JACKSONVILLE, Fla. – Mayor Lenny Curry held a virtual seminar Thursday to discuss Jacksonville’s economic future with about 500 local business leaders.
Curry talked about when things could return to business as usual and fielded questions about how the city can help local businesses struggling during this public health crisis.
The mayor, who was joined by Jax Chamber and VyStar Credit Union leaders, said 500 businesses have already applied for the business loan program the city is sponsoring.
Much of Curry’s comments were focused on what lies ahead for Jacksonville after the pandemic and his goal of getting the city past a second wave, should it come to pass.
“We are seeing hints and signs that maybe sometime in early May,” Curry said. “But I will say this about Jacksonville: as we come out of this, I’ve already tasked my team and getting healthcare experts and thinking about if there is another wave of this (virus).”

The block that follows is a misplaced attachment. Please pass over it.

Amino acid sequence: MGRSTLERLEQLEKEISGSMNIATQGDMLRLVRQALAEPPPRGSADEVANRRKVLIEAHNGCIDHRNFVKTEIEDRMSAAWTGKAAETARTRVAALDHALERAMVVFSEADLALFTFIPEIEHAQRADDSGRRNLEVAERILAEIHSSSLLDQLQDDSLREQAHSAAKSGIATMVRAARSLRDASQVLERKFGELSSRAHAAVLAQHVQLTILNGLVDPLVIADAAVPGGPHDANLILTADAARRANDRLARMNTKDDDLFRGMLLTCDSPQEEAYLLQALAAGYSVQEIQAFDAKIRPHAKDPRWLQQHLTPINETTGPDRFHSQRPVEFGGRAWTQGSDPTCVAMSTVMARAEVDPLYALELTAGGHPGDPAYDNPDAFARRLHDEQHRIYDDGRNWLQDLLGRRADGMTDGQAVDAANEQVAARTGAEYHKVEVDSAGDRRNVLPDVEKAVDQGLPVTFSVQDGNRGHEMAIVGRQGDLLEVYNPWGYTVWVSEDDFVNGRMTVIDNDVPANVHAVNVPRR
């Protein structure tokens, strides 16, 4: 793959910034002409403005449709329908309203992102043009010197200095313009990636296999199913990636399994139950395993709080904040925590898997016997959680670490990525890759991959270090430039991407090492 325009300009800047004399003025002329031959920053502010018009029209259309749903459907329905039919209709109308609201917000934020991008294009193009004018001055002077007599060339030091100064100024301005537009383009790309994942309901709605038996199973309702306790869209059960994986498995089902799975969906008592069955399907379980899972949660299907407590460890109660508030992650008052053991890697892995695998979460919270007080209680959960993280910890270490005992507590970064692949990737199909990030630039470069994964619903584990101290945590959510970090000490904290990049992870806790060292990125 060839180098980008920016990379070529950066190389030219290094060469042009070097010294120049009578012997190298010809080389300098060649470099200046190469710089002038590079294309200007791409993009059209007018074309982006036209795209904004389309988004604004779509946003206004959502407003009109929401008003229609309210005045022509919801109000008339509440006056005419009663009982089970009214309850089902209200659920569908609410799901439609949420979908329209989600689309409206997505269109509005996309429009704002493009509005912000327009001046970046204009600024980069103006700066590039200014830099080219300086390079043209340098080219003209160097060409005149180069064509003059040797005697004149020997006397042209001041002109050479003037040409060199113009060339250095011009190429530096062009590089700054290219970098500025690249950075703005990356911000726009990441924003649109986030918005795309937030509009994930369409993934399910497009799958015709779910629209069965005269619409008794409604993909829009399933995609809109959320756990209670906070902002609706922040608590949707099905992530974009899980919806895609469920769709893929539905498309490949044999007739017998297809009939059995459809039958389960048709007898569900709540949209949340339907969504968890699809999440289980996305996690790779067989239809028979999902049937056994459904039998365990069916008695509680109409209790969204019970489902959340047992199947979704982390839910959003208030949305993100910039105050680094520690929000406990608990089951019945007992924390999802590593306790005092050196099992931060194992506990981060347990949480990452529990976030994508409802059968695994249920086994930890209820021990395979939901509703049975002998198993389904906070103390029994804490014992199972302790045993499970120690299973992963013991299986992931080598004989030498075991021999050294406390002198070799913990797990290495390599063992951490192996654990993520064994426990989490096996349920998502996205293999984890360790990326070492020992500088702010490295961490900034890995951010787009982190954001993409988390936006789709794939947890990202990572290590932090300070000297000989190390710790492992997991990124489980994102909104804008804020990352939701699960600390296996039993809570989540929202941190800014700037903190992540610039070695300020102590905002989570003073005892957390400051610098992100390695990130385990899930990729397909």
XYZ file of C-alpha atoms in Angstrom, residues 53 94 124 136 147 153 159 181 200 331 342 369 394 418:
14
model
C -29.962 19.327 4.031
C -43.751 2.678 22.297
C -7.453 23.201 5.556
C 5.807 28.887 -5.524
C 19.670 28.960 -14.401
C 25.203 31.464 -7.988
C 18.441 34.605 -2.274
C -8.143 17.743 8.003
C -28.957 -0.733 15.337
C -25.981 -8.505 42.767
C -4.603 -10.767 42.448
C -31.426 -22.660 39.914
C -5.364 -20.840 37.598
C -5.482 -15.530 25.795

The mayor said his focus is on developing solutions to provide an urgent response to future outbreaks, including ways of conducting rapid testing and measures to identify those who have been impacted and move them into isolation.
“Even if those around us are in for shutdown mode, the hope is we can operate with some sense of normalcy,” Curry said.
The mayor said VyStar has already begun processing applications for the 500 businesses seeking assistance. The $26 million backing the business loans is coming out of city reserves. Curry said it’s a good thing those reserves are robust.
“We are going to take a hit in property taxes, sales taxes,” he said. “The next budget is going to be difficult. My guess is the next couple of budgets, it’s going to be difficult but we will work through them.”
So far, there has been no discussion of raising property taxes to make up for the money being spent on the city’s response to the coronavirus outbreak.
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